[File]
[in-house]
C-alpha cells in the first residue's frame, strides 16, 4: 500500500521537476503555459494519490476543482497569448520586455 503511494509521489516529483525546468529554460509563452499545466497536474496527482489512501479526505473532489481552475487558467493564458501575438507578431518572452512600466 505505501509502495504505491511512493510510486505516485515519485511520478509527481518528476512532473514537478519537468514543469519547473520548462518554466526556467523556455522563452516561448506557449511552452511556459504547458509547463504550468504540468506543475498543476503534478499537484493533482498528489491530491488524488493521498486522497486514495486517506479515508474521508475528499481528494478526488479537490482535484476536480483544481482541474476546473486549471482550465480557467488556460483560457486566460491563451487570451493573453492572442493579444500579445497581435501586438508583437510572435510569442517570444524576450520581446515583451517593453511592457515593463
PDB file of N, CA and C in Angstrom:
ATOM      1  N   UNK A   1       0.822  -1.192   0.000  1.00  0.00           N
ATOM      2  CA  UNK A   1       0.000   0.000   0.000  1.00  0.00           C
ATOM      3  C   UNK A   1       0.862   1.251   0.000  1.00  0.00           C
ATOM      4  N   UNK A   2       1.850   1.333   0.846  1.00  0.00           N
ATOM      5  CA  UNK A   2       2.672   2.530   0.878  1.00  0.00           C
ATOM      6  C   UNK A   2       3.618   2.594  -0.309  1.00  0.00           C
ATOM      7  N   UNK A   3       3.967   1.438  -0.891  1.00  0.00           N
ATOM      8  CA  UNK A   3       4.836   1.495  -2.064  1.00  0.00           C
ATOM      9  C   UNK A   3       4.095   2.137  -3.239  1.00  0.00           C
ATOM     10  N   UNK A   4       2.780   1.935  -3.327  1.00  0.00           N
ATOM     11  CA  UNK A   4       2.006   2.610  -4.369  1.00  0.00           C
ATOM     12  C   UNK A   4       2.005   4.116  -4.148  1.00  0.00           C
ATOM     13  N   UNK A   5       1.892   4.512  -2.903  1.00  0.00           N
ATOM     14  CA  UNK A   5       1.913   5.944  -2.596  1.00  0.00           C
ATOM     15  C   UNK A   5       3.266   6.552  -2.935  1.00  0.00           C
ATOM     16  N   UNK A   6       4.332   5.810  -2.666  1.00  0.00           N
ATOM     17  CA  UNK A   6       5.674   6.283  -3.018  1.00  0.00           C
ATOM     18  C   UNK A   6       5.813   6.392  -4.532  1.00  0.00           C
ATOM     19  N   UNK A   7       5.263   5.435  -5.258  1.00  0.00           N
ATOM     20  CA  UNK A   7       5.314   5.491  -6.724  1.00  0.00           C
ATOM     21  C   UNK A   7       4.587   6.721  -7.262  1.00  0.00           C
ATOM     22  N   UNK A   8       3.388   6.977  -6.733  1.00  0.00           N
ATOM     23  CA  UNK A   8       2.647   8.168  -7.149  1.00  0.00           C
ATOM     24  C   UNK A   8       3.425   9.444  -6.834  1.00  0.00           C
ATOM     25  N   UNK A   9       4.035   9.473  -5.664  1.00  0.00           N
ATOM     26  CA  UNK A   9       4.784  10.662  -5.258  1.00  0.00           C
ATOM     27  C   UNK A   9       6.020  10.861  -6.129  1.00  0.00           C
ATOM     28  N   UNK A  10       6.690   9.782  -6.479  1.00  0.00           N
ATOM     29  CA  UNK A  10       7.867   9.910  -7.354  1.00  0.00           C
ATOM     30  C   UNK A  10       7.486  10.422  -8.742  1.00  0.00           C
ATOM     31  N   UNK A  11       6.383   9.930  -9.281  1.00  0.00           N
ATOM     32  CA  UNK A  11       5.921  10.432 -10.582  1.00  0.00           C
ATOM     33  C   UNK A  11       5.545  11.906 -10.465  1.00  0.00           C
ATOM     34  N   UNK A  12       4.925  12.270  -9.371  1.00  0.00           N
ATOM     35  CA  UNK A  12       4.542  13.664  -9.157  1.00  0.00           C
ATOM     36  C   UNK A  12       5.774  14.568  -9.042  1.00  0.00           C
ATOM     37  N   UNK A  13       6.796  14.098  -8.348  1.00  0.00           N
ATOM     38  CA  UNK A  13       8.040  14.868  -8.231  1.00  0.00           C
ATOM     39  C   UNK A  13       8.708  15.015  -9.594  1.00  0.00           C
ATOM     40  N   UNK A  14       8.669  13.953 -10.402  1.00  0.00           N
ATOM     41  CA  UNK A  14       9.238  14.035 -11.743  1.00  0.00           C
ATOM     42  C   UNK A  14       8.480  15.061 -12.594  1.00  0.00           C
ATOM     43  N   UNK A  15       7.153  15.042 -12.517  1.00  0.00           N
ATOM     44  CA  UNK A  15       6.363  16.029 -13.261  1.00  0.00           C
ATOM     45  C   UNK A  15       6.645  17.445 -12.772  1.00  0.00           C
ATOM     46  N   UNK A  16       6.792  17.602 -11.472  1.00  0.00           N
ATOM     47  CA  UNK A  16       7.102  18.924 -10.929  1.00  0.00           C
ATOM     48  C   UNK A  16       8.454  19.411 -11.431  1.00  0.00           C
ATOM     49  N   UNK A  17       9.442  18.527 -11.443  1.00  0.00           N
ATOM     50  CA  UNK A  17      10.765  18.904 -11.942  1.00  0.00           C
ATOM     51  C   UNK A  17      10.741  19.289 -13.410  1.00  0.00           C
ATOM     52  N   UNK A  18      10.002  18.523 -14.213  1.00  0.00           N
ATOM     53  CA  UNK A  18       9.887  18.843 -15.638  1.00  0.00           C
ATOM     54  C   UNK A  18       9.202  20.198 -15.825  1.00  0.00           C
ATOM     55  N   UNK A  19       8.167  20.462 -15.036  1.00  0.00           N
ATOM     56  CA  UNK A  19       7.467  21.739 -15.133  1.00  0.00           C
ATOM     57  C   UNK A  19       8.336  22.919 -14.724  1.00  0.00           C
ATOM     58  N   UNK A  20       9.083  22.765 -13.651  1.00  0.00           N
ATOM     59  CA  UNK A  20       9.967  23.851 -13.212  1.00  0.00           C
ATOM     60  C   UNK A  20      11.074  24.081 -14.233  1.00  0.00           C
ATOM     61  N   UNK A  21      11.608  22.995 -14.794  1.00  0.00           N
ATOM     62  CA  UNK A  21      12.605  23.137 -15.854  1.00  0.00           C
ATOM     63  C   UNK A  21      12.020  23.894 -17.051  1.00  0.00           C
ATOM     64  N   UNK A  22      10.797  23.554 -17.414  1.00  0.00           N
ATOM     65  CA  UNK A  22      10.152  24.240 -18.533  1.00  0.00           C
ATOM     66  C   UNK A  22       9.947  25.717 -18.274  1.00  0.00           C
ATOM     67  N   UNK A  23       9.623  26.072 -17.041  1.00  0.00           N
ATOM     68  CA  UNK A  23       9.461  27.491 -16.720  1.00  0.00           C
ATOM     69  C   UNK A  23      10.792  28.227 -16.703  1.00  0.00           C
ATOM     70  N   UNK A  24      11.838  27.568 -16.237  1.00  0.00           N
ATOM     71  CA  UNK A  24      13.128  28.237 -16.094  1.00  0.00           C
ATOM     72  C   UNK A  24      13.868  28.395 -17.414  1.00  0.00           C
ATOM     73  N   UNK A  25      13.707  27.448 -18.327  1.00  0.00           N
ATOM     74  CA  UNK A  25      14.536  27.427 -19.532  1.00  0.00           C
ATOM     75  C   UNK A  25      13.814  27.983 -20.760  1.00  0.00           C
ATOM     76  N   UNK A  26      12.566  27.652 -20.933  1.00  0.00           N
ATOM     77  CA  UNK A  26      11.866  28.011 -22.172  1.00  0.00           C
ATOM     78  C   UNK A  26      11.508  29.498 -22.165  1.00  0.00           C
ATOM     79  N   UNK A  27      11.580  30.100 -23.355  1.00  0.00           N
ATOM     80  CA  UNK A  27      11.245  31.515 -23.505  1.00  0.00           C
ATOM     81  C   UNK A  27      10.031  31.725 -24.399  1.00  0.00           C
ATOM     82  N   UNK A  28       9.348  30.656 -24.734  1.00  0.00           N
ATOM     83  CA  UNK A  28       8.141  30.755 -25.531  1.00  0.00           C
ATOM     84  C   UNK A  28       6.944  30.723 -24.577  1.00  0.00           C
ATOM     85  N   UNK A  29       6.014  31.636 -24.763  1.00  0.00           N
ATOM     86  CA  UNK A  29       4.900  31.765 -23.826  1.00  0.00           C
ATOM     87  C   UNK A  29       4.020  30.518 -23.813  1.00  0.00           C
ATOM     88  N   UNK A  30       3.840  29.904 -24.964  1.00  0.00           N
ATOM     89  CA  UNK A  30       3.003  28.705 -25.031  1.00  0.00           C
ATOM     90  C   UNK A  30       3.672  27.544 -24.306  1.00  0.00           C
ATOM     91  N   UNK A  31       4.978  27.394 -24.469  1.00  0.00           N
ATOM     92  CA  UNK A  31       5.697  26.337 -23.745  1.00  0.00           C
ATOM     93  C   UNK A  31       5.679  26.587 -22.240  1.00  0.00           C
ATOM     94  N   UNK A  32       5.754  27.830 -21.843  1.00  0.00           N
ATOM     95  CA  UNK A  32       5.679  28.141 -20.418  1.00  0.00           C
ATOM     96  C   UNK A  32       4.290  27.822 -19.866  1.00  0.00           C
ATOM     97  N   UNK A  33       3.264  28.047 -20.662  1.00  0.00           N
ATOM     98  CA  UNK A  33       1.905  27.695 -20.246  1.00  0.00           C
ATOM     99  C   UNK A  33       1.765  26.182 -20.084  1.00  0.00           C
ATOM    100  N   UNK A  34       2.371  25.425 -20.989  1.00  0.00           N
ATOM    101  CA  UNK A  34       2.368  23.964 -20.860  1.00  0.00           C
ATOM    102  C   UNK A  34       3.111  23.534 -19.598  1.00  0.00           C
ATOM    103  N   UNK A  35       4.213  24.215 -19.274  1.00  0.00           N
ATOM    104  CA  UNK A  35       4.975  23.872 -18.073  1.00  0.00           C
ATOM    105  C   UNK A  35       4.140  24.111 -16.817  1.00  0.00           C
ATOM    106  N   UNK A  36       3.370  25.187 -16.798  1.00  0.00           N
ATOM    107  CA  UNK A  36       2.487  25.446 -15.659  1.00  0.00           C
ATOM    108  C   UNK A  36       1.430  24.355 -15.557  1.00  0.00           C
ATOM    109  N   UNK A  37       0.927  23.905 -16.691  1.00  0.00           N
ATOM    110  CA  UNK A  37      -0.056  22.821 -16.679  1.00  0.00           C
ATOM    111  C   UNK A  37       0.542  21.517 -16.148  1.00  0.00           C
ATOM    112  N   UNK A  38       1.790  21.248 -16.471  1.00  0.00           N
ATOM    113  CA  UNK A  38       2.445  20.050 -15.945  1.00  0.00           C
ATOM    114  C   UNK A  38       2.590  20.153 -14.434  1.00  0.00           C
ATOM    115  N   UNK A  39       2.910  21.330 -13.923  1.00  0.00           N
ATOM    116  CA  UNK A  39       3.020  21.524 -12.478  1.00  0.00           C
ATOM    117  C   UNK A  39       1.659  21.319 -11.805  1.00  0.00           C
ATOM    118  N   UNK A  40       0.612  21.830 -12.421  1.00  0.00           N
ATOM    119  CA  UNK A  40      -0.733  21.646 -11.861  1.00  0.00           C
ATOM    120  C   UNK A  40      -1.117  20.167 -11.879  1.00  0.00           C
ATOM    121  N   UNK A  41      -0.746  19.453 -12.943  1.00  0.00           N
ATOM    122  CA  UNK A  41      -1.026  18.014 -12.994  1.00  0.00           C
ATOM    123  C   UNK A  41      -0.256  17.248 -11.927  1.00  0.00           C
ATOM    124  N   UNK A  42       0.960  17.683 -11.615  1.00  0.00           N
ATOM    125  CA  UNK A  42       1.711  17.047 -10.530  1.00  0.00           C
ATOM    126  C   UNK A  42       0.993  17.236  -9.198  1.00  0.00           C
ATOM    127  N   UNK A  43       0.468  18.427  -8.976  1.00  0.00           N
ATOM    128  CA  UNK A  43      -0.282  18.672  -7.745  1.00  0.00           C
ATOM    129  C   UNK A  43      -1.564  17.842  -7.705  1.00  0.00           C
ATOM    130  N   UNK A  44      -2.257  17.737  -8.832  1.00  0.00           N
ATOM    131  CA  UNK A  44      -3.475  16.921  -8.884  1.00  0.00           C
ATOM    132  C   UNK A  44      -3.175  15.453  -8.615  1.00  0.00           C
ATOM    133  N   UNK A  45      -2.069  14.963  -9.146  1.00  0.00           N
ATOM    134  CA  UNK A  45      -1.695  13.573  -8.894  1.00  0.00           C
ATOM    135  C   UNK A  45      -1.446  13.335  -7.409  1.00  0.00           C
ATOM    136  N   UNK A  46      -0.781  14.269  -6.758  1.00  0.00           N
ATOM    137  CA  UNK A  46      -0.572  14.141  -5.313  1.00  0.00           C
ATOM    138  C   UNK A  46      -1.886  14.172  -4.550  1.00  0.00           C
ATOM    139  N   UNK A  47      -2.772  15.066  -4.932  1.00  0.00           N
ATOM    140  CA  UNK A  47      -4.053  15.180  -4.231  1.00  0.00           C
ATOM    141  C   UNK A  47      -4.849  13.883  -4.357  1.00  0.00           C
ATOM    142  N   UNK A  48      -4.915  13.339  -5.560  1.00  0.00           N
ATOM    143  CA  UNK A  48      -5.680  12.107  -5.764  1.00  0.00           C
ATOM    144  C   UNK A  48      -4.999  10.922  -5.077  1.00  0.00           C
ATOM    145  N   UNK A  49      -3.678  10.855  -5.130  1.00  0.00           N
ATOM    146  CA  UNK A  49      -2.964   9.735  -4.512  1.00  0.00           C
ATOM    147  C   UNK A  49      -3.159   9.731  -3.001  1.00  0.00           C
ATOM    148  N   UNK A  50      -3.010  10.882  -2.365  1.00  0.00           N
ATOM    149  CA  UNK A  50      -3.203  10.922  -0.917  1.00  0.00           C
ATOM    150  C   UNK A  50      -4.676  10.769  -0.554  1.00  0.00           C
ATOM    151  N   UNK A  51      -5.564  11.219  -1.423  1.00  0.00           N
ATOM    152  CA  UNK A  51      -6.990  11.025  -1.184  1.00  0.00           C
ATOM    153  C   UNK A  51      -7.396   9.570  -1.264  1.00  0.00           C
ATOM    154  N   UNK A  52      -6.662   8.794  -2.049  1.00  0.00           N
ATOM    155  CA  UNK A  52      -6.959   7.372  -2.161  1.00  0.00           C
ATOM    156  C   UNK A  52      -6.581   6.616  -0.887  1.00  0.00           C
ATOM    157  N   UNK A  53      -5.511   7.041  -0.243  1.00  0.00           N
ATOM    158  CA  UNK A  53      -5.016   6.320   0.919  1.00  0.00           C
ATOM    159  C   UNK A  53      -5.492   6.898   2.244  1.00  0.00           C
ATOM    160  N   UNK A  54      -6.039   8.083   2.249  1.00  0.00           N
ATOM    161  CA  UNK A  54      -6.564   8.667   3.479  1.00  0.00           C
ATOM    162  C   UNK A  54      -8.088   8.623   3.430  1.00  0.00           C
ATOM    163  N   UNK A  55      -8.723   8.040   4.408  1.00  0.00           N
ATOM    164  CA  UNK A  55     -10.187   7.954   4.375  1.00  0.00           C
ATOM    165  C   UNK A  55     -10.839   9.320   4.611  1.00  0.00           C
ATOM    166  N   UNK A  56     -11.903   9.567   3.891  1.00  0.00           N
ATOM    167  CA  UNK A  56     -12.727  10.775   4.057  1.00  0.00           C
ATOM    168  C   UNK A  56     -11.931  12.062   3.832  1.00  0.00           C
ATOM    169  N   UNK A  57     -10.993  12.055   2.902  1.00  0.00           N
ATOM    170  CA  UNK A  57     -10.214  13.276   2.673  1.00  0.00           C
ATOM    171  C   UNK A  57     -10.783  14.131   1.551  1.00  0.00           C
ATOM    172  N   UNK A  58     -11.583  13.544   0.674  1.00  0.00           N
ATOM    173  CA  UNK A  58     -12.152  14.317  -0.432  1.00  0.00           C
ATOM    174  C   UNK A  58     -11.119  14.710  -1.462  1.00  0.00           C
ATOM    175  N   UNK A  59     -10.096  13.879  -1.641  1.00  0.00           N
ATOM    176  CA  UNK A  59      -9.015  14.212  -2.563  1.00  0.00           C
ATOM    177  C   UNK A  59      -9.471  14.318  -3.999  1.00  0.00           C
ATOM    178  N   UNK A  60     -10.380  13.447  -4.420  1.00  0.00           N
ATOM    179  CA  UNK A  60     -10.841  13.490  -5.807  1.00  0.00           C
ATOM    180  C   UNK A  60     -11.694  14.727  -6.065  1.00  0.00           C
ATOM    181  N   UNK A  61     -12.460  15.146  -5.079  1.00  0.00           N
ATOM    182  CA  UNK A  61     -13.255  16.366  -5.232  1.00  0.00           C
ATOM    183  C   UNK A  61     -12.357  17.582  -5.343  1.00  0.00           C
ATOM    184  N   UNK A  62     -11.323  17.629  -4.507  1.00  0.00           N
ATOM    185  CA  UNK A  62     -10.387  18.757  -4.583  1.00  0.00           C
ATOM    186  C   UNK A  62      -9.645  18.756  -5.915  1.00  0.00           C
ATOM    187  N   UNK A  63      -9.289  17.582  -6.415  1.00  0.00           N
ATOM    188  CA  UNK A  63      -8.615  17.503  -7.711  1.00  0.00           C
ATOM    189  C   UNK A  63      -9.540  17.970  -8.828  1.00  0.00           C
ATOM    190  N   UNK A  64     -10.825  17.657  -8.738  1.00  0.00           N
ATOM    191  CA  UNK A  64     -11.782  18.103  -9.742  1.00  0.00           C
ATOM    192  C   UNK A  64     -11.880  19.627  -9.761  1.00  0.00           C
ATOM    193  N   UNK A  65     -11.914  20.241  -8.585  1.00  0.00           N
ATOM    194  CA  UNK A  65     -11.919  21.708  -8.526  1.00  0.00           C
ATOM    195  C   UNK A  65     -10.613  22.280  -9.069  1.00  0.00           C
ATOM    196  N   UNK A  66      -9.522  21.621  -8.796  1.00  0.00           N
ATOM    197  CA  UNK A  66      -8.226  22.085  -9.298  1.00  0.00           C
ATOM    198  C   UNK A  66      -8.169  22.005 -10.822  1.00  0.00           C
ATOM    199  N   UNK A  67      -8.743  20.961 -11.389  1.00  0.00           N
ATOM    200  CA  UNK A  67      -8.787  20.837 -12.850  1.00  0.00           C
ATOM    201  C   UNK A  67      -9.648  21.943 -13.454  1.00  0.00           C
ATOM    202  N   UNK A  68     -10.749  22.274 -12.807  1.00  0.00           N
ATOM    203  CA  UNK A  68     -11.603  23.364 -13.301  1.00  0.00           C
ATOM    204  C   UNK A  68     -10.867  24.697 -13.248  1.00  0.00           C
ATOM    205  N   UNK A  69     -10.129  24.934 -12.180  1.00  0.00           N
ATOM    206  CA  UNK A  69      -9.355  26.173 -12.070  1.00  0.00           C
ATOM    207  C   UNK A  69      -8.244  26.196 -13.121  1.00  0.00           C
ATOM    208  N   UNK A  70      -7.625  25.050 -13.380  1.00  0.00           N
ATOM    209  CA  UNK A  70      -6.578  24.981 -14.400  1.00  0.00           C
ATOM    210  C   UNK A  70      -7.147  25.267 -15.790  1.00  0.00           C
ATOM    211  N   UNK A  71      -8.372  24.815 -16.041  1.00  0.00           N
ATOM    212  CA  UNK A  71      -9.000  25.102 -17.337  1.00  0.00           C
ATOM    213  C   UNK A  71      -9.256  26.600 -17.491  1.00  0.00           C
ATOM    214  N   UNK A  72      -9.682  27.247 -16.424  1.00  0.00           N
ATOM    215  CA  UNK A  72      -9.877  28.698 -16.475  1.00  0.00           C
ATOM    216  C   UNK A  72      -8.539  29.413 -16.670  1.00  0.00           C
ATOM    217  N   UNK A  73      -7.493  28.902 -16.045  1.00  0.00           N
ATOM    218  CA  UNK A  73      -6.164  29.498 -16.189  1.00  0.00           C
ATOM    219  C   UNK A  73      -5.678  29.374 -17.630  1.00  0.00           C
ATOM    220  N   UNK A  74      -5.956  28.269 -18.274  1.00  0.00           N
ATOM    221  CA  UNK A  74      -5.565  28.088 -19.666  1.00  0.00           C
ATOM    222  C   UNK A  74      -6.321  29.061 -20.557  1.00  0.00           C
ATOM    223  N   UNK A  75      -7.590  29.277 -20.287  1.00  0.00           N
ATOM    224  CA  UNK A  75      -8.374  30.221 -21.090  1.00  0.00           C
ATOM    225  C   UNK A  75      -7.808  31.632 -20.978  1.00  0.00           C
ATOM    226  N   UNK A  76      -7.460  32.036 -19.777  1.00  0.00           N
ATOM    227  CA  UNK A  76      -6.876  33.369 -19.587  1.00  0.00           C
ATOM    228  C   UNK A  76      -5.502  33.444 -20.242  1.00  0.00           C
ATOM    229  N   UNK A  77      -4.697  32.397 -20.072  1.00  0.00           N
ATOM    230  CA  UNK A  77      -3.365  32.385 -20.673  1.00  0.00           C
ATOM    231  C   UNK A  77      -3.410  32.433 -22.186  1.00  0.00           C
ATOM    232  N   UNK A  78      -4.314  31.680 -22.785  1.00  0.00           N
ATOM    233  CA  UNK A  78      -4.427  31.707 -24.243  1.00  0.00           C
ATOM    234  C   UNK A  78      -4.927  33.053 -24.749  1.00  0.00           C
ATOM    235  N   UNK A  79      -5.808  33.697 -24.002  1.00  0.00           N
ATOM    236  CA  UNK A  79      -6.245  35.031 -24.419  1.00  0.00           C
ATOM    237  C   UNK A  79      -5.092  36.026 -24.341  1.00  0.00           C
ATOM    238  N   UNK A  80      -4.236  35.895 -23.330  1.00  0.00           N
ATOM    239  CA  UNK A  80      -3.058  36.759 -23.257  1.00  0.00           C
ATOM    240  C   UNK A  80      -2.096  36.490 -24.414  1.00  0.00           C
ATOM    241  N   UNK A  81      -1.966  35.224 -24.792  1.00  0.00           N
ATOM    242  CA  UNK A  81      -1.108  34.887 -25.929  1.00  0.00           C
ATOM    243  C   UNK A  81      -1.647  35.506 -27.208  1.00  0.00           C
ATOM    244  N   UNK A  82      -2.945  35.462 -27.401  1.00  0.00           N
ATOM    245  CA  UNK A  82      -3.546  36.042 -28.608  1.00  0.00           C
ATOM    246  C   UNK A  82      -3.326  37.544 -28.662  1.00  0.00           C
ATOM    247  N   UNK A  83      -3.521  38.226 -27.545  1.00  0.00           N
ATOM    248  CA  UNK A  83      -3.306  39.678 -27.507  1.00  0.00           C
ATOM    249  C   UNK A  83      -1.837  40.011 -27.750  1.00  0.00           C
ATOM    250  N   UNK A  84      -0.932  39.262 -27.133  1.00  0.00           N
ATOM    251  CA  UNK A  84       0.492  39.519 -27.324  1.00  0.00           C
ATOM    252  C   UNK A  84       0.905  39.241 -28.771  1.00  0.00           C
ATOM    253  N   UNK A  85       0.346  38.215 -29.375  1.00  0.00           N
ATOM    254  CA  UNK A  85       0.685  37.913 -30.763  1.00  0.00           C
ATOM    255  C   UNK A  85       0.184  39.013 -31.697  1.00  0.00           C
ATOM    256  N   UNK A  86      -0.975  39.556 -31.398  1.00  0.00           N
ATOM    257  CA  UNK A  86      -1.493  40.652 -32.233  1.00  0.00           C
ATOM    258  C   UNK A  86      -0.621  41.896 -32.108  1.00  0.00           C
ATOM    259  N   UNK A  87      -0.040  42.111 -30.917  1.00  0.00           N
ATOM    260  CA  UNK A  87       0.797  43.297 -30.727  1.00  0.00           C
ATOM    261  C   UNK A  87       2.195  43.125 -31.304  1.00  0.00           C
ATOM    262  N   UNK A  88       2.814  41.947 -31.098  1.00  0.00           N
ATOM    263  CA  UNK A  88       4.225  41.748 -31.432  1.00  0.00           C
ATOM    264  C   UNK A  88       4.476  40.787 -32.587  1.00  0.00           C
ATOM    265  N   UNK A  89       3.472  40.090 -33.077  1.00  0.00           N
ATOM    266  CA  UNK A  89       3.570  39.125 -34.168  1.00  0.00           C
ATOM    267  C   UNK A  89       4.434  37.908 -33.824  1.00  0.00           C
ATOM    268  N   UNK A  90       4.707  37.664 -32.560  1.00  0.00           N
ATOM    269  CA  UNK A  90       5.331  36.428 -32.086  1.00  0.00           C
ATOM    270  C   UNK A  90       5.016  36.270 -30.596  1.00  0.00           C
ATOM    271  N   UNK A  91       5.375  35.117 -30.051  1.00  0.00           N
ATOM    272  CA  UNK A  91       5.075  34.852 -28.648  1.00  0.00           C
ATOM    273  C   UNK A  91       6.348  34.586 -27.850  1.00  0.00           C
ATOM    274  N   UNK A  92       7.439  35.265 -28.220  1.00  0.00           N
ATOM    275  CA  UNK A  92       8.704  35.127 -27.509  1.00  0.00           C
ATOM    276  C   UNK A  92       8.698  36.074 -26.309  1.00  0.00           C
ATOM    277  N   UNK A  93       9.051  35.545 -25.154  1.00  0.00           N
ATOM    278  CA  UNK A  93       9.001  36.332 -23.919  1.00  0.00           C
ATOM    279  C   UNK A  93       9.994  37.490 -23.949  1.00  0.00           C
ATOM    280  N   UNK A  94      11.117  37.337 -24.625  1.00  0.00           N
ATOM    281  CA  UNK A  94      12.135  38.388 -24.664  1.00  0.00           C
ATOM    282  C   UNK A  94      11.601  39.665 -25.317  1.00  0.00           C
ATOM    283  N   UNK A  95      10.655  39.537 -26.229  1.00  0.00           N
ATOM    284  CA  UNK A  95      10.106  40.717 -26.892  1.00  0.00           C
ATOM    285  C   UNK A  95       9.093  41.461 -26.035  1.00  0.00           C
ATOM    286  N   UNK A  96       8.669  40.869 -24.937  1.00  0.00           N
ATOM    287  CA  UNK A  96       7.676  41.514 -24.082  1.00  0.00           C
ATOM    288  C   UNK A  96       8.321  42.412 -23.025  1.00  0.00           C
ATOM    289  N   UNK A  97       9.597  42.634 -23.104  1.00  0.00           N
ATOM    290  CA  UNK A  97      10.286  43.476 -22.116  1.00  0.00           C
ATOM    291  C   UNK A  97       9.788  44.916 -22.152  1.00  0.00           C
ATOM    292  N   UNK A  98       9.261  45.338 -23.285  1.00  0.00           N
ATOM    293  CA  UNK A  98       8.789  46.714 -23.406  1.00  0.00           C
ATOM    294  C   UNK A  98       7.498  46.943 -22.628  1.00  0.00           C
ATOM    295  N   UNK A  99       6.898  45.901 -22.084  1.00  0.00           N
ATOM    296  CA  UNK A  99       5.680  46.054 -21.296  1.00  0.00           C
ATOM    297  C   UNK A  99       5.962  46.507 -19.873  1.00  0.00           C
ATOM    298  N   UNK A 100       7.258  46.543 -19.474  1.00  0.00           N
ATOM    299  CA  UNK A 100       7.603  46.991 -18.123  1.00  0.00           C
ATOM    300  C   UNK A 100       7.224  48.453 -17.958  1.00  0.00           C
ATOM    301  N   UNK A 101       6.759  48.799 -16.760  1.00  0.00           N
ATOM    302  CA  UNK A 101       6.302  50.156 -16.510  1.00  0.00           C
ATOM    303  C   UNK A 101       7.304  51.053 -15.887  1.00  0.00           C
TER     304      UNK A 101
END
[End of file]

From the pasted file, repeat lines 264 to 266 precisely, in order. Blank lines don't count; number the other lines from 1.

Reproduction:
ATOM    261  C   UNK A  87       2.195  43.125 -31.304  1.00  0.00           C
ATOM    262  N   UNK A  88       2.814  41.947 -31.098  1.00  0.00           N
ATOM    263  CA  UNK A  88       4.225  41.748 -31.432  1.00  0.00           C